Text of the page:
Academic journal article The Western Journal of Black Studies

Historically Black Colleges and Universities and the Challenge of Teacher Licensure Tests

Academic journal article The Western Journal of Black Studies

Historically Black Colleges and Universities and the Challenge of Teacher Licensure Tests

Article excerpt

Introduction

The No Child Left Behind Act of 2001 and the teacher testing requirements of Title II of the 1998 Amendments to the Higher Education Act of 1965 have accentuated the pressure on teacher preparation institutions across the country to be accountable for the quality of their teacher candidates and graduates. The way the two dominant policy instruments are applied, imply that the quality of teacher preparation is measured almost solely by candidates' performance on teacher licensure examinations, such as PRAXIS II. Consequently, teacher preparation institutions, as well as their faculty and students, understandably regard teacher licensure examinations as highstakes tests. For teacher preparation institutions, the consequences of poor performance on the tests include loss of public funding or even accreditation. For candidates, the consequence of not passing licensure test is equally grave the candidate would not be licensed. The serious implications of unacceptable level of performance on licensure tests put enormous pressure on institutions and generate anxiety among candidates. Teacher licensure test scores for 1999-2000 indicate that Historically Black Colleges and Universities (HBCUs) generally achieved scores lower than the minimum acceptable by their respective states (Southern Education Foundation, 2003). Understandably, the imperative of licensure tests is engendering institutional and programmatic activities in teacher preparation programs of HBCUs. Using initiatives at Kentucky State University as examples, the paper discusses the typical program quality and licensure test score enhancing efforts of the institutions. Some key policy implications of the current accountability environment are also discussed.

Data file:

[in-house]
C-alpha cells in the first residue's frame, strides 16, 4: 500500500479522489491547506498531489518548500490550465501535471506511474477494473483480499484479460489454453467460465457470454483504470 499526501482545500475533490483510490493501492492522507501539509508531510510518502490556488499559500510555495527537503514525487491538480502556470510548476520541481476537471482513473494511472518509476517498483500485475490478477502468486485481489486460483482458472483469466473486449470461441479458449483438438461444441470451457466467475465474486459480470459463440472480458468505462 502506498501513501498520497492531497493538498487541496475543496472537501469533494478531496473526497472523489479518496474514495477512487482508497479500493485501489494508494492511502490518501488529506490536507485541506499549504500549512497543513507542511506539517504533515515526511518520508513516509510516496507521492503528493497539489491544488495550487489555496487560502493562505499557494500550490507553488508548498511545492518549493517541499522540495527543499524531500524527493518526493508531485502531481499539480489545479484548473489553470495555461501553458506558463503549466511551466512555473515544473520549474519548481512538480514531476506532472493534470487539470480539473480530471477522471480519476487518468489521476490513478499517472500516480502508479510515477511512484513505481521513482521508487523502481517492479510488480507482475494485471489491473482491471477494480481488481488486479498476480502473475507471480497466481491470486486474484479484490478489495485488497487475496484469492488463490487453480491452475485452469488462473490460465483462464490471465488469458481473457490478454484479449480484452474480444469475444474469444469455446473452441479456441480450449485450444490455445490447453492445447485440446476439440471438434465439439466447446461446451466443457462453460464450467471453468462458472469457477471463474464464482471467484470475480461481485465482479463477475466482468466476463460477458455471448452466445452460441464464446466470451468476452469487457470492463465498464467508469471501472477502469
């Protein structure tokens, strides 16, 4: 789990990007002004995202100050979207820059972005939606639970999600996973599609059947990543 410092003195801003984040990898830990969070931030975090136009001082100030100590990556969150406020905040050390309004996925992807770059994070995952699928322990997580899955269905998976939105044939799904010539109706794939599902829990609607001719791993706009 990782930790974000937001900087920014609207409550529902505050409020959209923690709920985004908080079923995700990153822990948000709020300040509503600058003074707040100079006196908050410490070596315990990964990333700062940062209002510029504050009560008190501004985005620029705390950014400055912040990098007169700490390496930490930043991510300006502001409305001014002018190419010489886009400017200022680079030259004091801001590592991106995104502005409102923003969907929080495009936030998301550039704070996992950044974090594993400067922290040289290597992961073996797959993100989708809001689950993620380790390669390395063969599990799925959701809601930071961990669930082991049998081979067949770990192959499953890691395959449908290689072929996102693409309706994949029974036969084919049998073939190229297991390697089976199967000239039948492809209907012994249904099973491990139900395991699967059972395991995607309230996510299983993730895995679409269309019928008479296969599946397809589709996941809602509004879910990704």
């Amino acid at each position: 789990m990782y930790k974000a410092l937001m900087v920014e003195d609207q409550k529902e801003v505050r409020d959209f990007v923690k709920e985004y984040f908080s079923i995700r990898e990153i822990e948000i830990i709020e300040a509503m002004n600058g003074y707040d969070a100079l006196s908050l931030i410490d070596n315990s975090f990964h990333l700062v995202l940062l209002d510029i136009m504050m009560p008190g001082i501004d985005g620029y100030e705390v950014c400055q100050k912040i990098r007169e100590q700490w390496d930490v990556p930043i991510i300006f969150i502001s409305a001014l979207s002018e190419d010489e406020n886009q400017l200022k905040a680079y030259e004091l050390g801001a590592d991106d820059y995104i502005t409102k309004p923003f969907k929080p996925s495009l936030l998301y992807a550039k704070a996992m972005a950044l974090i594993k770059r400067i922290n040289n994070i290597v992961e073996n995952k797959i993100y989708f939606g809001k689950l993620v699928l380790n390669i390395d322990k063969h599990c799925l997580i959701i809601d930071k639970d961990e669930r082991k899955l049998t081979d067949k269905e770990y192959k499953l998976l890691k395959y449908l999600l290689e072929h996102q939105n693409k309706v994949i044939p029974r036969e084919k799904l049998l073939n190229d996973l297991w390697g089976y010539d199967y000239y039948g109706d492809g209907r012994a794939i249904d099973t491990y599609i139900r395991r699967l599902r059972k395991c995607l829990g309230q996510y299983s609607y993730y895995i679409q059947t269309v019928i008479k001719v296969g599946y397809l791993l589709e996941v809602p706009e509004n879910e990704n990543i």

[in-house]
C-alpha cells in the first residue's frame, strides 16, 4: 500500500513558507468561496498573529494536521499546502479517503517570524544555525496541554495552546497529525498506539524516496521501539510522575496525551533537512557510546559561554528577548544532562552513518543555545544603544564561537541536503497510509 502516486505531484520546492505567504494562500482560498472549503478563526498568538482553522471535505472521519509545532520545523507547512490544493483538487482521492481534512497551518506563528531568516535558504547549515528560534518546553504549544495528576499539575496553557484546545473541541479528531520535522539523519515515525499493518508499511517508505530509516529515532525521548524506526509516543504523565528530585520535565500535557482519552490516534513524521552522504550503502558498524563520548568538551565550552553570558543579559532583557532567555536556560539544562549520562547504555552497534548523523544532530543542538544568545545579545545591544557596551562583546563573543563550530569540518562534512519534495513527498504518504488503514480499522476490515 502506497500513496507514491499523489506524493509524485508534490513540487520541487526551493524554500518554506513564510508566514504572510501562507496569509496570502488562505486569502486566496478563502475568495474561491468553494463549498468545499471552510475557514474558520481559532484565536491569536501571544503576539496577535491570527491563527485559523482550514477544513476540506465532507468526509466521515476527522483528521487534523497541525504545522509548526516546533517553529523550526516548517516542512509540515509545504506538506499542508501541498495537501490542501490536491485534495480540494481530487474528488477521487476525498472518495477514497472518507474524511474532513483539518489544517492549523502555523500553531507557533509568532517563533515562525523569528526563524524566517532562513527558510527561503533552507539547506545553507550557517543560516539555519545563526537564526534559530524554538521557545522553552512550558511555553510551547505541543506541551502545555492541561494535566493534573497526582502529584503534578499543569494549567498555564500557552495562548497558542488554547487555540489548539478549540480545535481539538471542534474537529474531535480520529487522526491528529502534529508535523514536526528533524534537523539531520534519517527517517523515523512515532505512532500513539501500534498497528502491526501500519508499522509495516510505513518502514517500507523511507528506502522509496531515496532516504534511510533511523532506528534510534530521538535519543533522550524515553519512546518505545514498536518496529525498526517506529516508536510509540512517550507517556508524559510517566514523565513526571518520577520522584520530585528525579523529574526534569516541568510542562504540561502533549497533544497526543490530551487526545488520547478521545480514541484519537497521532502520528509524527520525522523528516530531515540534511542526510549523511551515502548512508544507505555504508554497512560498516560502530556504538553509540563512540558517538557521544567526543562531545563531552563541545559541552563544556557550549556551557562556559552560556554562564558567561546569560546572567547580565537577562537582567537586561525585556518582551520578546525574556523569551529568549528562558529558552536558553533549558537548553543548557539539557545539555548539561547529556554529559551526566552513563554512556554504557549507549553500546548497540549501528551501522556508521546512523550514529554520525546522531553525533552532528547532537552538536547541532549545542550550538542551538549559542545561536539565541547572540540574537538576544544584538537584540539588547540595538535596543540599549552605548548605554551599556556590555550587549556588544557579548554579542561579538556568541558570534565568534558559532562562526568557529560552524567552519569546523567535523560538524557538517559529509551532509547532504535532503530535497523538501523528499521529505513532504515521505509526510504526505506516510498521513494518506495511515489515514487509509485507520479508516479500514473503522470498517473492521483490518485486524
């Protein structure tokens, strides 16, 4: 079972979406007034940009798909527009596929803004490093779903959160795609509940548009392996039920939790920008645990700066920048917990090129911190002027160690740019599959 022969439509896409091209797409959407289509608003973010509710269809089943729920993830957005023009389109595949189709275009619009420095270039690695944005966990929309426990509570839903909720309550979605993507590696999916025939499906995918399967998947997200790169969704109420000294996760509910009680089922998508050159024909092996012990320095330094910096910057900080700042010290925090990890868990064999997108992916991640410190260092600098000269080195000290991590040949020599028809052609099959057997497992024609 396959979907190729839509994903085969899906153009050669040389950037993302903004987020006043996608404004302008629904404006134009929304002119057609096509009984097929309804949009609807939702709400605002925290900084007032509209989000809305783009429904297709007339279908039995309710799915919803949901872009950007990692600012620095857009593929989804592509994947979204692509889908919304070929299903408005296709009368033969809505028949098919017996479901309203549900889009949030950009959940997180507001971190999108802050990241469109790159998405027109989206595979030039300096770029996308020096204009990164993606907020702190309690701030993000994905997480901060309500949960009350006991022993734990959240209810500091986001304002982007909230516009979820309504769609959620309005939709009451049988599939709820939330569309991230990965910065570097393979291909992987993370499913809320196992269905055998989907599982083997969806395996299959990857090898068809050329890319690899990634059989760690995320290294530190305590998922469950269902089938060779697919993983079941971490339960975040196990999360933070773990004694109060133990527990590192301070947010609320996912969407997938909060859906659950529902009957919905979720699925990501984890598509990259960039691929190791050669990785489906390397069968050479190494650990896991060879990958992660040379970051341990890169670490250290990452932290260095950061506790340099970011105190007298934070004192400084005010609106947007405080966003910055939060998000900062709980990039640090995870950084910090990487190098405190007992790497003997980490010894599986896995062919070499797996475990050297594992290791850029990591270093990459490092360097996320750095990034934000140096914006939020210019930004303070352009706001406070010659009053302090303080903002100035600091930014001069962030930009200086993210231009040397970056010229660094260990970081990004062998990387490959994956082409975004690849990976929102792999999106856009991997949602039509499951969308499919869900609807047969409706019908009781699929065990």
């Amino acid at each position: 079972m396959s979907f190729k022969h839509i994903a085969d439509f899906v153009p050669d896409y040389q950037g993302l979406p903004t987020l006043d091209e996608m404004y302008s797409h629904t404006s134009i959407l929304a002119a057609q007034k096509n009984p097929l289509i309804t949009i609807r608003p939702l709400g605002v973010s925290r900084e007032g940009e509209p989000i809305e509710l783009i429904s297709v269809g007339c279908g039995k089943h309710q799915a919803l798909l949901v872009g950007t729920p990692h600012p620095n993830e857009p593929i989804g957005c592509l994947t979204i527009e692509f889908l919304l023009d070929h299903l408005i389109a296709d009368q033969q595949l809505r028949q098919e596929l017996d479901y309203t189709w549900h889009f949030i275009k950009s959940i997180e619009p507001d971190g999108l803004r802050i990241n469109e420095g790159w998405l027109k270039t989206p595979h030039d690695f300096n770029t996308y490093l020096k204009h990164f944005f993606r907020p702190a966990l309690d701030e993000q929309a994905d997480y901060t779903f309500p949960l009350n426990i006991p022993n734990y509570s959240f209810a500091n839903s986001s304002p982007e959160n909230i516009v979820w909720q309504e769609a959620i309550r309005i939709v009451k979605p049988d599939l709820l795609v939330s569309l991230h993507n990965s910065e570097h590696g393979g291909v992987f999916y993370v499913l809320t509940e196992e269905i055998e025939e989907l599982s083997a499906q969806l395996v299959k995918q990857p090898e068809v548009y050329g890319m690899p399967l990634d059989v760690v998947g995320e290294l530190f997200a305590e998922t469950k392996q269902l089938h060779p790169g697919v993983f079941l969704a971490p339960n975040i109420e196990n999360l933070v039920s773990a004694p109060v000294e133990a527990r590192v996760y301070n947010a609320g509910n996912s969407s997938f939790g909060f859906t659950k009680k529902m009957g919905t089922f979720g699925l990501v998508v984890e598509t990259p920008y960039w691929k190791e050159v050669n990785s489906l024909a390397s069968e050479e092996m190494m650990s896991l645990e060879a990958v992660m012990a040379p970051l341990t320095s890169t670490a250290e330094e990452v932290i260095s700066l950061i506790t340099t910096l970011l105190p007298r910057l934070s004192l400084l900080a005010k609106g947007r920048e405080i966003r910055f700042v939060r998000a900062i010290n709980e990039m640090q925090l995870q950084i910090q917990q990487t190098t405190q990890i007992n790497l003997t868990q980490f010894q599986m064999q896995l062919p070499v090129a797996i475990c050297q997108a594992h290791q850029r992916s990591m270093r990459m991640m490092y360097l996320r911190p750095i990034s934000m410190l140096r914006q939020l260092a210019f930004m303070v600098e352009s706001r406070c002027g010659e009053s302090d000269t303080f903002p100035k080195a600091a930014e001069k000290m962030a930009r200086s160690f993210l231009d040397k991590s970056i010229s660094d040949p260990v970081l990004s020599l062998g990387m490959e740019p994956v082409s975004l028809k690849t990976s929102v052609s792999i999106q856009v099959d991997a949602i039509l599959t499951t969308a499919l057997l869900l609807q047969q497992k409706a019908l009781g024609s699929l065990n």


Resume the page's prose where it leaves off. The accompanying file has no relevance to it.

Institutional and Programmatic Initiatives

Sensitization of Campus Community

One of the measures most HBCU schools or colleges of education typically take in their bid to address the challenge of teacher licensure tests is to first sensitize their campus community generally, and education students and faculty in particular about the significance of teacher licensure test in light of the No Child Left Behind Act and Title II. The sensitization and enlightenment activities often entail meetings with different levels of academic and administrative leadership, meetings with Arts and Science faculty, meetings with students' representatives, email and bulletin board announcements. Common themes at sensitization meetings include: implications of poor performance on licensure tests for students, as well as for the colleges or universities; and the concept of teacher preparation as a collective responsibility of the university or college community. In most institutions, largescale sensitization activities occurred by the outset of the high stakes accountability regime. Then, a vast majority of faculty and students, even education students, on campuses across the country regarded teacher licensure examinations with some levity. There are numerous anecdotal accounts of how candidates cavalierly took the tests with little or no preparation. The stakes, then, for not passing a teacher licensure test, both for candidates and institutions, were not as high as they are today. At Kentucky State University, for instance, sensitization of students involves University, School of Education, faculty and studentled initiatives. At majors meetings, information about the Teacher Education Program generally, and PRAXIS II in particular is presented to education majors, and to students interested in becoming education majors. Student associations, such as the Student National Educational Association (SNEA) is another avenue utilized to present and discuss information related to Praxis!! with students. Flyers and brochures on PRAXIS II have been developed and distributed across campus. Information about PRAXIS II is routinely presented and discussed in class. PRAXIS 11 related information is necessarily included in course syllabi. …

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